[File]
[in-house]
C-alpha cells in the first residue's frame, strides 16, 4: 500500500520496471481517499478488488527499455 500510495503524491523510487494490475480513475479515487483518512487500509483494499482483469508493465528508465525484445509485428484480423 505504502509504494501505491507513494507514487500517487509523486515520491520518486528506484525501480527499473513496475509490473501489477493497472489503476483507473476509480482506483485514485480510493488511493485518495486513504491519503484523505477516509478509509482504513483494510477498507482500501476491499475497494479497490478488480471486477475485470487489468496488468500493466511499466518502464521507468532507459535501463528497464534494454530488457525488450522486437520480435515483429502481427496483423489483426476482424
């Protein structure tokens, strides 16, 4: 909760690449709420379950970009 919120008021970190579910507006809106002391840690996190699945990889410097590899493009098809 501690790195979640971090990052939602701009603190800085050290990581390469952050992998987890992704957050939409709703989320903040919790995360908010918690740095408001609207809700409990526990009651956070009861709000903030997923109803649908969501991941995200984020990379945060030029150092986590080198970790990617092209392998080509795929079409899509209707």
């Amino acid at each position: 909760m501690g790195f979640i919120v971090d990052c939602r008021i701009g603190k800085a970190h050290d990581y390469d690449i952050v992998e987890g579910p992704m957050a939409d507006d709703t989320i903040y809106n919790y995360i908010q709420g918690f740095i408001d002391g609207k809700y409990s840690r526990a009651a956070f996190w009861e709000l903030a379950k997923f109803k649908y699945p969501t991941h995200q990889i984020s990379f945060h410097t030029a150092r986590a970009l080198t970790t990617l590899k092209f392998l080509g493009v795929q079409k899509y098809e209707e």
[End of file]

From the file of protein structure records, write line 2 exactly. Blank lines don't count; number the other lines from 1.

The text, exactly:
C-alpha cells in the first residue's frame, strides 16, 4: 500500500520496471481517499478488488527499455 500510495503524491523510487494490475480513475479515487483518512487500509483494499482483469508493465528508465525484445509485428484480423 505504502509504494501505491507513494507514487500517487509523486515520491520518486528506484525501480527499473513496475509490473501489477493497472489503476483507473476509480482506483485514485480510493488511493485518495486513504491519503484523505477516509478509509482504513483494510477498507482500501476491499475497494479497490478488480471486477475485470487489468496488468500493466511499466518502464521507468532507459535501463528497464534494454530488457525488450522486437520480435515483429502481427496483423489483426476482424